A man is what he does, not who he is.
It is a cruel idea to know all your good qualities have no value in the marketplace of people.
A devotion to a relationship kills it with the weight of attention.
These dichotomies are bitter medicine, but there is, if not a cure, then an antidote to the worst side effects.
An interest, a goal which you have outside of your relationships and hobbies.
Owning your own business.
Becoming a doctor or a lawyer.
Becoming a published writer
Releasing and playing music to audiences you’ve written and performed.
You should set yourself the goal of finding one, and soon. Make it align with your values and aptitudes then set yourself to achieving it. Be passionate about it, have it occupy your thoughts when you’re not doing it. It is the difference between having a job and a career as Chris Rock said.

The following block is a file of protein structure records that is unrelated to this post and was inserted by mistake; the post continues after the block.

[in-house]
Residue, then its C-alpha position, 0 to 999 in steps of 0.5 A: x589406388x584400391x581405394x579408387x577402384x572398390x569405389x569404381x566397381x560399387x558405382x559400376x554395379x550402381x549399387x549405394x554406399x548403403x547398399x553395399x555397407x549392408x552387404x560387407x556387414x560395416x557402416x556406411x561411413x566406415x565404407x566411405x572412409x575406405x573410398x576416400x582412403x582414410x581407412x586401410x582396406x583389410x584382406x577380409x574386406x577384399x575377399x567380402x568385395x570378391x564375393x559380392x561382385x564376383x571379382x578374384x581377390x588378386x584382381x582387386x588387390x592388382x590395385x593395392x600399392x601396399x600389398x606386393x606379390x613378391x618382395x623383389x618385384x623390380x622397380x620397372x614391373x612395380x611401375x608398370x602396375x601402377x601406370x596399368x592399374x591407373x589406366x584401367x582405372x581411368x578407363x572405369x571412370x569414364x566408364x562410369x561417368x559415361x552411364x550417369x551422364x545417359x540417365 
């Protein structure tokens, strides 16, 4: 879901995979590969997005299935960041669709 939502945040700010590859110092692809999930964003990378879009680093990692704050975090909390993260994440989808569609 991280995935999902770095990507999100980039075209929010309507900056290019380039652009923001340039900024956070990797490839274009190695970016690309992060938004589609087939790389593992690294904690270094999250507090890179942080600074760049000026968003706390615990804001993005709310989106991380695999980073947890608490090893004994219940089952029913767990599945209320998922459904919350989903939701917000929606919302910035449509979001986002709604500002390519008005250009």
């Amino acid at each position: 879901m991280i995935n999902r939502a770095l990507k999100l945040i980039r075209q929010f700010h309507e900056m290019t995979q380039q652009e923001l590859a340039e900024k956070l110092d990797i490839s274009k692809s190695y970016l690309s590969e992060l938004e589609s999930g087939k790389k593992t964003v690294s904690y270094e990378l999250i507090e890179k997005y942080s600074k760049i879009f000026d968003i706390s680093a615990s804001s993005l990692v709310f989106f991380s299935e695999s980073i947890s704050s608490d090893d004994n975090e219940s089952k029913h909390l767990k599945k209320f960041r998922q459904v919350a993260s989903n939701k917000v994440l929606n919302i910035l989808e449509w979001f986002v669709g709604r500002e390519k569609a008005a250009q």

Having and maintaining this will provide you with a source of character and meaning which will resist the vagaries of other people. It will teach you a valuable lesson: responsibility for meeting your own needs.
So if you’re a writer, don’t call yourself ‘aspiring’. Write. If you’re a musician, practice and write music, get out and play with better musicians than you. Study people who have excelled in your field and ask yourself how they did it, and what you can borrow from them.
Be excited about yourself and the things you do.
‘Just be yourself’ is common advice.
It is well-intended, and avoids making any accurate, or challenging observations about where you need to improve as a person. If someone says it to you, and you breathe a sigh of relief or feel confused, then it is the latter feeling which is the honest one.
What if you suck?